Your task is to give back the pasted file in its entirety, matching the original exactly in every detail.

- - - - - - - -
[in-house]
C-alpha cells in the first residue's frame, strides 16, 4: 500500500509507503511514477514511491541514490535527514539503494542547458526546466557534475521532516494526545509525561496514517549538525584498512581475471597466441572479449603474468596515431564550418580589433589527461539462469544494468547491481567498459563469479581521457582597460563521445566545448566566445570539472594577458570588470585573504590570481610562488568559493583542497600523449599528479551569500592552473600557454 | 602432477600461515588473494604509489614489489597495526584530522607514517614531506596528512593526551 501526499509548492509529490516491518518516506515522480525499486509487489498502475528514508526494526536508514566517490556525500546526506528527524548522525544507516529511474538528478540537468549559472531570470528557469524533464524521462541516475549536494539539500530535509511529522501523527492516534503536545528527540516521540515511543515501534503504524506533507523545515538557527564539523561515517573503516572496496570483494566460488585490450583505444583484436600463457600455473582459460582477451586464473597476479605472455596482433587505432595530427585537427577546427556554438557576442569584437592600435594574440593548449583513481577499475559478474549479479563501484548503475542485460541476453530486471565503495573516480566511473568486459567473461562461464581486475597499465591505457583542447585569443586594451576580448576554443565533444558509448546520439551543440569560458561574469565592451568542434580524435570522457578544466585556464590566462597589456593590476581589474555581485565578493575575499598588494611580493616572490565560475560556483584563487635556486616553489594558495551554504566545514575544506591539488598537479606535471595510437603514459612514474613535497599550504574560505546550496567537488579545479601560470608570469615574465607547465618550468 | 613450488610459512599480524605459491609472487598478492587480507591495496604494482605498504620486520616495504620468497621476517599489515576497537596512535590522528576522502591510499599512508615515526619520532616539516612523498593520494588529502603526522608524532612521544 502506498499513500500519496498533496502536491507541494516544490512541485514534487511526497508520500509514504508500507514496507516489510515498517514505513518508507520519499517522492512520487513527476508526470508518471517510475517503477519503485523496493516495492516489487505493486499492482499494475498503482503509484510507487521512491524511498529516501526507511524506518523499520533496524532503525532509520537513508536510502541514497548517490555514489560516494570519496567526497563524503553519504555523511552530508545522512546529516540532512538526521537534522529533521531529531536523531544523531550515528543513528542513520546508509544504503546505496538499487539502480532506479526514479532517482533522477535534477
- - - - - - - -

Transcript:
[in-house]
C-alpha cells in the first residue's frame, strides 16, 4: 500500500509507503511514477514511491541514490535527514539503494542547458526546466557534475521532516494526545509525561496514517549538525584498512581475471597466441572479449603474468596515431564550418580589433589527461539462469544494468547491481567498459563469479581521457582597460563521445566545448566566445570539472594577458570588470585573504590570481610562488568559493583542497600523449599528479551569500592552473600557454 | 602432477600461515588473494604509489614489489597495526584530522607514517614531506596528512593526551 501526499509548492509529490516491518518516506515522480525499486509487489498502475528514508526494526536508514566517490556525500546526506528527524548522525544507516529511474538528478540537468549559472531570470528557469524533464524521462541516475549536494539539500530535509511529522501523527492516534503536545528527540516521540515511543515501534503504524506533507523545515538557527564539523561515517573503516572496496570483494566460488585490450583505444583484436600463457600455473582459460582477451586464473597476479605472455596482433587505432595530427585537427577546427556554438557576442569584437592600435594574440593548449583513481577499475559478474549479479563501484548503475542485460541476453530486471565503495573516480566511473568486459567473461562461464581486475597499465591505457583542447585569443586594451576580448576554443565533444558509448546520439551543440569560458561574469565592451568542434580524435570522457578544466585556464590566462597589456593590476581589474555581485565578493575575499598588494611580493616572490565560475560556483584563487635556486616553489594558495551554504566545514575544506591539488598537479606535471595510437603514459612514474613535497599550504574560505546550496567537488579545479601560470608570469615574465607547465618550468 | 613450488610459512599480524605459491609472487598478492587480507591495496604494482605498504620486520616495504620468497621476517599489515576497537596512535590522528576522502591510499599512508615515526619520532616539516612523498593520494588529502603526522608524532612521544 502506498499513500500519496498533496502536491507541494516544490512541485514534487511526497508520500509514504508500507514496507516489510515498517514505513518508507520519499517522492512520487513527476508526470508518471517510475517503477519503485523496493516495492516489487505493486499492482499494475498503482503509484510507487521512491524511498529516501526507511524506518523499520533496524532503525532509520537513508536510502541514497548517490555514489560516494570519496567526497563524503553519504555523511552530508545522512546529516540532512538526521537534522529533521531529531536523531544523531550515528543513528542513520546508509544504503546505496538499487539502480532506479526514479532517482533522477535534477